9 Surprising Diseases You Can Catch at the Beach
By Barbara Fenig, in Huffington Post.
Whether we like it or not, our nation’s beaches are not as clean as we would prefer them to be. Ocean water contaminated with sewage, storm run-off and oil carries bacteria, parasites, and viruses, which can cause a variety of diseases. From Staph infections to earaches, hepatitis to skin rashes and respiratory issues, Americas waters are an environmental hot bed for infection. For the last five years, there have been 18,000 beaches closing across the United States. 2009 brought 18,682 days of closures and notices as a result of water contamination and pollution at beaches throughout the United States.
As summer ends, HuffPost Green decided to explore the range of possible illnesses that can be contracted at our nation’s beaches due to environmental contamination. While oiled beaches are making the most headlines this summer, there are numerous other contamination that can be found at the beach.
Recreational water illnesses can be caught by swallowing contaminated water, inhaling infected mist, and swimming in polluted waters.
Following, nine surprising infections that are found in the nation’s oceans.
Hepatitis is a concern for many swimmers, surfers and beachgoers in the United States due to the improper disposal of red waste, a hazardous waste, such as syringes. The disease can be spread in the nation’s waters through needle and blood pollution. Officials at Lake Michigan beaches encourage visitors to take caution at the beach this month. It is believed that the red waste pollution traveled from Milwaukee sewer overflows. The syringes could carry bacteria and viruses containing hepatitis and AIDS. At San Diego’s Imperial Beach, pollution is high in the popular surfing location. The beach receives sewage run-off from Southern California’s Tijuana River. Officials worry that bodies have been discarded into the area along the river, thus contaminating the water. Many local surfers received hepatitis-A vaccines.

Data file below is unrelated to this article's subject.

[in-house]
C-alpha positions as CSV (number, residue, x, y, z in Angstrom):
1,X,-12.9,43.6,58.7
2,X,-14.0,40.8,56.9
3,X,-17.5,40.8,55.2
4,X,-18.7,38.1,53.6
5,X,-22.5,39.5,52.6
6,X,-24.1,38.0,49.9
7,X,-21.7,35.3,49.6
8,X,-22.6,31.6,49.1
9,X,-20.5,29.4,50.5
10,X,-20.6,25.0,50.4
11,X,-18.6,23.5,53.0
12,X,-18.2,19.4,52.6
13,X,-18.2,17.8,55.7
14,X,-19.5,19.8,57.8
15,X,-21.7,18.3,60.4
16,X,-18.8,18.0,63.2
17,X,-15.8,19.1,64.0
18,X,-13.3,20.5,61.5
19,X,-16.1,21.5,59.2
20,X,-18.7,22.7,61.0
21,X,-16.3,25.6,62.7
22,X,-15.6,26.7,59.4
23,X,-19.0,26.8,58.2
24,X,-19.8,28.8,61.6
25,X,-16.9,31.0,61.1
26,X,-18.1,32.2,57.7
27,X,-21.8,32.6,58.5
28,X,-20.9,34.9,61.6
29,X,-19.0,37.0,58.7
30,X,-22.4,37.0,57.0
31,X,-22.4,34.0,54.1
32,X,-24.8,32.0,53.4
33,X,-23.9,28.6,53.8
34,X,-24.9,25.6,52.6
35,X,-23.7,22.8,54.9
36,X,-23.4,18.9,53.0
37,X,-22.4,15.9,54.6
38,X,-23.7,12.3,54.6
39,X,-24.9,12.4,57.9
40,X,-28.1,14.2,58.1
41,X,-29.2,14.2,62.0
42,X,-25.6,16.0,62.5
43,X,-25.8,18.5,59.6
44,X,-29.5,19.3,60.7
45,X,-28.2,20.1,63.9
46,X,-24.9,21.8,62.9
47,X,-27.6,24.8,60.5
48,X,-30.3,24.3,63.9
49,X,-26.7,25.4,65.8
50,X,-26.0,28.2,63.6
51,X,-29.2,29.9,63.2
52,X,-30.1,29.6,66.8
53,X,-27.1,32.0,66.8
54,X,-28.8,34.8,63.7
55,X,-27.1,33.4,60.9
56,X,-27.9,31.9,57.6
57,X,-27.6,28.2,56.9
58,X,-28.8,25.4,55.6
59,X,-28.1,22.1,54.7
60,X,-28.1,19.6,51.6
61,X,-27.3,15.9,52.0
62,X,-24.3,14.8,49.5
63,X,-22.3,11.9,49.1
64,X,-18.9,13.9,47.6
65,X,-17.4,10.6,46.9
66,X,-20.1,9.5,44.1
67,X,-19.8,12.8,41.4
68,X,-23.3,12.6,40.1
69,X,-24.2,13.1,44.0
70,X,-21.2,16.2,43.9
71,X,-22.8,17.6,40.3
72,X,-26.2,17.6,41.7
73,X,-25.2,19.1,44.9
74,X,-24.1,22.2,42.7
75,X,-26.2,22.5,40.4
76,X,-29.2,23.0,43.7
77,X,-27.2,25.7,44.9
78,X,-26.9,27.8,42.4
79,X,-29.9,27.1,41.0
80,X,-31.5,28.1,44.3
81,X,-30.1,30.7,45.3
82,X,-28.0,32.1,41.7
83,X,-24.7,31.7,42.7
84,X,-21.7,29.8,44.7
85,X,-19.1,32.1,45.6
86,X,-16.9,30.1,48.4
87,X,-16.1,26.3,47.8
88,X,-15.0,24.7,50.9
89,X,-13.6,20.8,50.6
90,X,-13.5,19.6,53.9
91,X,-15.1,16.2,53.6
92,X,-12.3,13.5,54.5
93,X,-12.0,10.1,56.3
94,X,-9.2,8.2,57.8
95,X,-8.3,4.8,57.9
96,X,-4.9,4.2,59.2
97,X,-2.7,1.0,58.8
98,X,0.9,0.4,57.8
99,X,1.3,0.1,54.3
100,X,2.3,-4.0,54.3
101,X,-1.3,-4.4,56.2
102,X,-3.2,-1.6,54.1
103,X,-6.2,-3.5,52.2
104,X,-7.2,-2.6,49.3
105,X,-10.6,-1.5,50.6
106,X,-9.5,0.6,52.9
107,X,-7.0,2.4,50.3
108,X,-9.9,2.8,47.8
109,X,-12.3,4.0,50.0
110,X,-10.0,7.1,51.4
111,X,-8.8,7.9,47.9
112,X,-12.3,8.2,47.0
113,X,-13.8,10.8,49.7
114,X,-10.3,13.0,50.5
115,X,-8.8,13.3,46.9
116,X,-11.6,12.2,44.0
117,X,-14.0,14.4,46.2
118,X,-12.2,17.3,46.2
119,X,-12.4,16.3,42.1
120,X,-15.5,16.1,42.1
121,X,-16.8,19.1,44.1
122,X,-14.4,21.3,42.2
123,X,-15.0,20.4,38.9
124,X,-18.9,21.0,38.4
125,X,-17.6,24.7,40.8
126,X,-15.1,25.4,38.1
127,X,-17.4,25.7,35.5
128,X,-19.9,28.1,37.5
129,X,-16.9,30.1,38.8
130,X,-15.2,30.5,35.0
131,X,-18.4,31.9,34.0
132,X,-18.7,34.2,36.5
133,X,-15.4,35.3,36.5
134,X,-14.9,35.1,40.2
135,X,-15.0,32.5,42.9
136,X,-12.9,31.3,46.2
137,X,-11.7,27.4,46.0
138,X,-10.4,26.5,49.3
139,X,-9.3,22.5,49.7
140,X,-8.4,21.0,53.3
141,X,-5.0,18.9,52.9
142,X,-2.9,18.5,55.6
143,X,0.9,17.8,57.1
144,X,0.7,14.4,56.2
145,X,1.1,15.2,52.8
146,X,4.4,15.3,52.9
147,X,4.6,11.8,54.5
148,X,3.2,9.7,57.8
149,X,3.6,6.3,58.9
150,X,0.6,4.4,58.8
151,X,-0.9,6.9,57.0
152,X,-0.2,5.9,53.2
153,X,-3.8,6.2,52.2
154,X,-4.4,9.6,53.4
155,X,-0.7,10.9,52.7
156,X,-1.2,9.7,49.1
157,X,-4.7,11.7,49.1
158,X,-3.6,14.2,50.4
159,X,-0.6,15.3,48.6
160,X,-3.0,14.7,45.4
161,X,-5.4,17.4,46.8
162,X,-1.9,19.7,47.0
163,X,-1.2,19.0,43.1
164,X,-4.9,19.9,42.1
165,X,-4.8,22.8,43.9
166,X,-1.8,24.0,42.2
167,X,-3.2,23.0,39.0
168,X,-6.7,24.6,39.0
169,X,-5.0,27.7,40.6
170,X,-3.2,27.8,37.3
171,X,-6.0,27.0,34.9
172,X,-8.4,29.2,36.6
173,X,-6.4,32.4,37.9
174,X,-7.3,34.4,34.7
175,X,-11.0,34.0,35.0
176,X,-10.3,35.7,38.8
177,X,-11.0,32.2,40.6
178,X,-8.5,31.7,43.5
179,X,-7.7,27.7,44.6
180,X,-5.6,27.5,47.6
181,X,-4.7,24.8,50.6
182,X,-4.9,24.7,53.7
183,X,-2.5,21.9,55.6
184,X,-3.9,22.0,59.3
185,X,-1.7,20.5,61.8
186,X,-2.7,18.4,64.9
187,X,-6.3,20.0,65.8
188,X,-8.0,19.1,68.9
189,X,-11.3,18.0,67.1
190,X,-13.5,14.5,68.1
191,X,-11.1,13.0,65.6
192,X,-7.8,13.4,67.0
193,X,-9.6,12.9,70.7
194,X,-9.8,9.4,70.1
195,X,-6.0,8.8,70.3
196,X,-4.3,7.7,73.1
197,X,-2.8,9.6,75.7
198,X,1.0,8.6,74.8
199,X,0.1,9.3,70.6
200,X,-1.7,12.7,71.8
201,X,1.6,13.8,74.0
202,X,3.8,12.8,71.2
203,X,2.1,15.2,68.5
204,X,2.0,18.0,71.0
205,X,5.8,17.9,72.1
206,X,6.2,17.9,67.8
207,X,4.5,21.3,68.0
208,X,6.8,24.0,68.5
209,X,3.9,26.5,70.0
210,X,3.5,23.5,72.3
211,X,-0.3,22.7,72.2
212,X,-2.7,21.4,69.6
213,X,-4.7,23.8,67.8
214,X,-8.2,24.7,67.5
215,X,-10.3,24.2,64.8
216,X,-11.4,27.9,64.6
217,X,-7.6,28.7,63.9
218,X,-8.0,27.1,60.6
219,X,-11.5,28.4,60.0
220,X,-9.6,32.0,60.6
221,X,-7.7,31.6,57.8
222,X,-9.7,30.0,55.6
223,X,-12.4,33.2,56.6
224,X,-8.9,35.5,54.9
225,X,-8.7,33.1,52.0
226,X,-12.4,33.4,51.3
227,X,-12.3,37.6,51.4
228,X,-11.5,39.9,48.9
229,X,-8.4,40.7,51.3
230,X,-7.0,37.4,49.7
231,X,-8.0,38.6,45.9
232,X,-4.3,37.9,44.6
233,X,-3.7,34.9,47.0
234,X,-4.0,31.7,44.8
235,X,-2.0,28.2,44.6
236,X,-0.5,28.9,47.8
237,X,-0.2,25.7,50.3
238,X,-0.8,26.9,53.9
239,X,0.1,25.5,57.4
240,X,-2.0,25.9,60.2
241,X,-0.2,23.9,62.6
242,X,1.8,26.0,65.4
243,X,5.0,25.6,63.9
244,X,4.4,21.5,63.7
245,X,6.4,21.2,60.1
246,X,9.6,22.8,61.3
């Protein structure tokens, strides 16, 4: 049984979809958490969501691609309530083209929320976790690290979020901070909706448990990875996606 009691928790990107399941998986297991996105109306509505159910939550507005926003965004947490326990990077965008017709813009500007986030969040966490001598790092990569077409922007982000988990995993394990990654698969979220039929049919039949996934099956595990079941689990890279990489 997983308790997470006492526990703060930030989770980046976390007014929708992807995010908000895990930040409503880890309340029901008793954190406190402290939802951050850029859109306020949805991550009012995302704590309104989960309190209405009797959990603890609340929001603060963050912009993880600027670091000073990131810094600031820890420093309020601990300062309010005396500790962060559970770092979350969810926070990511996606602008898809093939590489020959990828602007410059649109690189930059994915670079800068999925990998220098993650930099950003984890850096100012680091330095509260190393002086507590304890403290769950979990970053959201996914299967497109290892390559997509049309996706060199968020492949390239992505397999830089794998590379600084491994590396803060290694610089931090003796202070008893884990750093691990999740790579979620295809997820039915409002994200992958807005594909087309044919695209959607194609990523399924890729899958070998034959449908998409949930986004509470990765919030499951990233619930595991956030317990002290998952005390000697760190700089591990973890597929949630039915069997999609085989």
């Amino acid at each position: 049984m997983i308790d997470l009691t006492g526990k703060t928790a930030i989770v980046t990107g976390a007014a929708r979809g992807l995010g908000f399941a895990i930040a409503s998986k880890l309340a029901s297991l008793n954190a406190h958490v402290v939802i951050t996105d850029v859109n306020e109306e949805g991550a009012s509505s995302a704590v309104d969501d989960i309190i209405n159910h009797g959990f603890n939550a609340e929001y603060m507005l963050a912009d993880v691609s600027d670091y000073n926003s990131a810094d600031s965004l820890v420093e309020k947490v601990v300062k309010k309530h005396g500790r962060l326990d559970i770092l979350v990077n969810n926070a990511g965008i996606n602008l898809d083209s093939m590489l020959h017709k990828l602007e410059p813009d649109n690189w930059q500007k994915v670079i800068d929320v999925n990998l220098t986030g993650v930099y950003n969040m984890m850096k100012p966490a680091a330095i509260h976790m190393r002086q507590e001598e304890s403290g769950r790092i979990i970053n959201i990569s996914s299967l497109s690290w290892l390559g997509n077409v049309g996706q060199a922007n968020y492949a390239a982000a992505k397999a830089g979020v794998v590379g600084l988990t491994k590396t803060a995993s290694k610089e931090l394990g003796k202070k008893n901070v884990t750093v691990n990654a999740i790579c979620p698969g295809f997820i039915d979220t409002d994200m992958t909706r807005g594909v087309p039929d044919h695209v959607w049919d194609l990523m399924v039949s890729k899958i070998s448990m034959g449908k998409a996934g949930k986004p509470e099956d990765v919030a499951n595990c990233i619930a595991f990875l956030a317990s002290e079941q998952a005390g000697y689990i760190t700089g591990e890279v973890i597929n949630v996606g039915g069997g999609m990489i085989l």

Throughout Miami’s beaches this summer, along with other beaches in the United States, enteric bacteria has infiltrated the water. Transported by storm water and sewage run-off, the beaches become contaminated with fecal pollution, known as enterococci. The bacteria contaminates the intestinal tracts of humans and animals. In Miami’s Crandon Park, officials are weighing the possibility of contamination as a result of bird travel in the area. Enterococci can also cause urinary tract infections and meningitis.
Legionnaire’s disease, a respiratory illness, is another commonly contracted waterborne infection. Legionella bacteria grow in warm water. The disease is contracted when one inhales mist or vapor that is contaminated with the bacteria. The Center for Disease Control reports that Legionnaire’s disease, a form of pneumonia, is one of three waterborne diseases that create over 539 million dollars in costs to the United States health care system per year. Legionnaire’s disease causes high fever, muscle aches, and coughing.
Oil Spill Related Illnesses.